Archdiocese: Schools to Form Independent System

Faith in the Future Foundation will manage new Philadelphia Catholic school system.

Continuing a year of restructuring, the Archdiocese of Philadelphia announced Tuesday it would create a new independently managed Catholic school system for area high schools and special education schools.

In a press conference at St. Hubert's High School in Northeast Philadelphia, Archbishop Charles Chaput said the Faith in the Future Foundation—which earlier this year—would manage 17 high schools and four special education schools beginning Sept. 1.

Chaput said the independent system would focus on major fundraising, enrollment management, marketing and cultivating best practices in leadership and education.

"The willingness of lay leaders with a love for Catholic education to step forward is encouraging. The commitment made by the Foundation—a commitment to professional excellence in management, guided by a strong and faithful Catholic identity—will serve our high schools and schools of special education well," Chaput said in a news release. "We have seen the momentum that the Foundation has been able to generate, and we are confident that this agreement will lead to an even stronger school system for the children of the Philadelphia region."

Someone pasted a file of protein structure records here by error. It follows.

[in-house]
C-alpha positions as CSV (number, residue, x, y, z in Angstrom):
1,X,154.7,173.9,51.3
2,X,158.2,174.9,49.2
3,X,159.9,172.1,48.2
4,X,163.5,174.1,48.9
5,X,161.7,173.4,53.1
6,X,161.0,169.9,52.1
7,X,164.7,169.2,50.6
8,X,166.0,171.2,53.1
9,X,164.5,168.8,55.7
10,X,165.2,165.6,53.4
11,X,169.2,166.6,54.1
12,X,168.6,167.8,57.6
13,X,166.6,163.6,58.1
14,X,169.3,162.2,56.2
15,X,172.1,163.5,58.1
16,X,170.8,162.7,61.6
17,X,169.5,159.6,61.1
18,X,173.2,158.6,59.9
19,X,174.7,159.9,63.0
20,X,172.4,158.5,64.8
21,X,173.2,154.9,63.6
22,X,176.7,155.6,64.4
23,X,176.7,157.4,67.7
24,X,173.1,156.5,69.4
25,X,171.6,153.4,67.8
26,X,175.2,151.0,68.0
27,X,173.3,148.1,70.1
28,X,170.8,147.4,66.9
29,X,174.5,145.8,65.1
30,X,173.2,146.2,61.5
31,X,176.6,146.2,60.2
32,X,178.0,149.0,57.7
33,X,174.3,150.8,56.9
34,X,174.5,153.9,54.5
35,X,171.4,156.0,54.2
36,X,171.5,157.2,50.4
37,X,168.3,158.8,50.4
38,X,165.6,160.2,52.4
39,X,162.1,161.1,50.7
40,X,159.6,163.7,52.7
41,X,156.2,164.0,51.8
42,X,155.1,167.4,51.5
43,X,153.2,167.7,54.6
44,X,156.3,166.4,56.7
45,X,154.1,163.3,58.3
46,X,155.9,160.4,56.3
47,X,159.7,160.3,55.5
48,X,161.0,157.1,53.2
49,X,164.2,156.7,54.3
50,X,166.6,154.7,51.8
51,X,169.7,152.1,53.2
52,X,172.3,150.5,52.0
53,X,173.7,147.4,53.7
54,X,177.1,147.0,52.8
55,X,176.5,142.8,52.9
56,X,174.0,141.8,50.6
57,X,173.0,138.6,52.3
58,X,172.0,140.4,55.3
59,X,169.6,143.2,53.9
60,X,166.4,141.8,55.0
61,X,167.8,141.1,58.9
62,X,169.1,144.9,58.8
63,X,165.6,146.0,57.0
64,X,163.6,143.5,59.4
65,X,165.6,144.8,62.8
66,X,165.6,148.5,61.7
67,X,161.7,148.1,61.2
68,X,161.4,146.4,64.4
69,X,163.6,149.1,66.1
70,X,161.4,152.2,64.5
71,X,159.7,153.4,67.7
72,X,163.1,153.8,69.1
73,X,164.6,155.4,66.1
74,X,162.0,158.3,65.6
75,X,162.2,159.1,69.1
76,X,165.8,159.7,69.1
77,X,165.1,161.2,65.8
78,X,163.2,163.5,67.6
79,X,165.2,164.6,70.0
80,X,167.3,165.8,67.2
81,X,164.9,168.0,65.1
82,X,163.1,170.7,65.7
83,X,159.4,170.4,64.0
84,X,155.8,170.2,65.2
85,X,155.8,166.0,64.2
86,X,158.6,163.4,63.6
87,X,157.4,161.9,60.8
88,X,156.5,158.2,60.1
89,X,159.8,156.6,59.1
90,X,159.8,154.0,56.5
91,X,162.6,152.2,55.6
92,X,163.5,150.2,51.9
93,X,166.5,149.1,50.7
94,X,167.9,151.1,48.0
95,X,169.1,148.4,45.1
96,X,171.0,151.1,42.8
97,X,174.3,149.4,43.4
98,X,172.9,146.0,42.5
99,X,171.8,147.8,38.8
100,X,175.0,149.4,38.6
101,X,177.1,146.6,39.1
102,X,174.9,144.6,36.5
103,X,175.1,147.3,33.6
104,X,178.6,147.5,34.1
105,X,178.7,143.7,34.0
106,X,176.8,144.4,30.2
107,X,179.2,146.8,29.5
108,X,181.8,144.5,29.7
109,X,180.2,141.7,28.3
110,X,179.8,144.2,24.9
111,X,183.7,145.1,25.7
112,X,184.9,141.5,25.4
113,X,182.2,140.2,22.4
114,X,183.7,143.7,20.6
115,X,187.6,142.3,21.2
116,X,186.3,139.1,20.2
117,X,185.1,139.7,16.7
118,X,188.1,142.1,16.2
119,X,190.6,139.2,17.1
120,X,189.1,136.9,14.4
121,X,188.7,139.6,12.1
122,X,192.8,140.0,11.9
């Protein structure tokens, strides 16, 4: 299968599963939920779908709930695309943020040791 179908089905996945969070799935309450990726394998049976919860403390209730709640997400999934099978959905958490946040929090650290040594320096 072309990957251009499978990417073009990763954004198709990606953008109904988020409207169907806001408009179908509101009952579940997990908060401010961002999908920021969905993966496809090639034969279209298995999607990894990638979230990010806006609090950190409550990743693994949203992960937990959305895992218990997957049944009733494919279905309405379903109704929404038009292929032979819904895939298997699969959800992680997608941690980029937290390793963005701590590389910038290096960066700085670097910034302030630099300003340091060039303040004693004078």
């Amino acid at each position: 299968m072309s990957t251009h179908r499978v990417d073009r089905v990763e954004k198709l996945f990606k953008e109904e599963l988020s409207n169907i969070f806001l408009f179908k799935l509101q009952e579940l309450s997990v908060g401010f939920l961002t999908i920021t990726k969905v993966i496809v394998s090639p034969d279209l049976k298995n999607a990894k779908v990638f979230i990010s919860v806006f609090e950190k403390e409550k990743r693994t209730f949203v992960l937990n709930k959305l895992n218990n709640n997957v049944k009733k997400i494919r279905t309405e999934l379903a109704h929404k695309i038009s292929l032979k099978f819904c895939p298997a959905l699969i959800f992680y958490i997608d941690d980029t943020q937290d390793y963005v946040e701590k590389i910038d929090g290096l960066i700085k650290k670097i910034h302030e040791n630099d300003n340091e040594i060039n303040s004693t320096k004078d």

Structurally, the parochial schools' organization remains mostly the same, for the time being. Each school continues to report to the Office of Catholic Education. However, that office now exists as a division of the Faith in the Future Foundation, not directly within the archdiocese. The archdiocese will continue to own the properties, Chaput said.

Elementary schools will continue to be managed by the archdiocese but through the Office of Catholic Education.

H. Edward Hanway, the current chairman of the Faith in the Future Foundation, will serve as the Foundation's interim CEO until a permanent leader is hired. 

"The independence of the Catholic secondary system, with the schools of special education, was critical to our ability to more fully address the fundraising and enrollment needs of our schools," Hanway said. "With capacity available to educate an additional 15,000 students, we fully intend to grow. This is a ground-breaking approach to educating our children and I am deeply pleased that Archbishop Chaput and Archdiocesan leadership were willing to make such a bold decision in reaching this agreement with the Foundation."

A educational board will be created, which will include members of the archdiocese. 

In an article following the announcement, The Philadelphia Inquirer called the move a "radical, and nationally unprecedented, change to its 120-year-old education system." The Inquirer also reported that Faith in the Future said it had "a goal of raising $100 million in five years, and it is well on its way."

The following schools will be impacted:

  • Archbishop John Carroll High School
  • Archbishop Ryan High School
  • Archbishop Wood High School
  • Bishop McDevitt High School
  • Bishop Shanahan High School
  • Cardinal O'Hara High School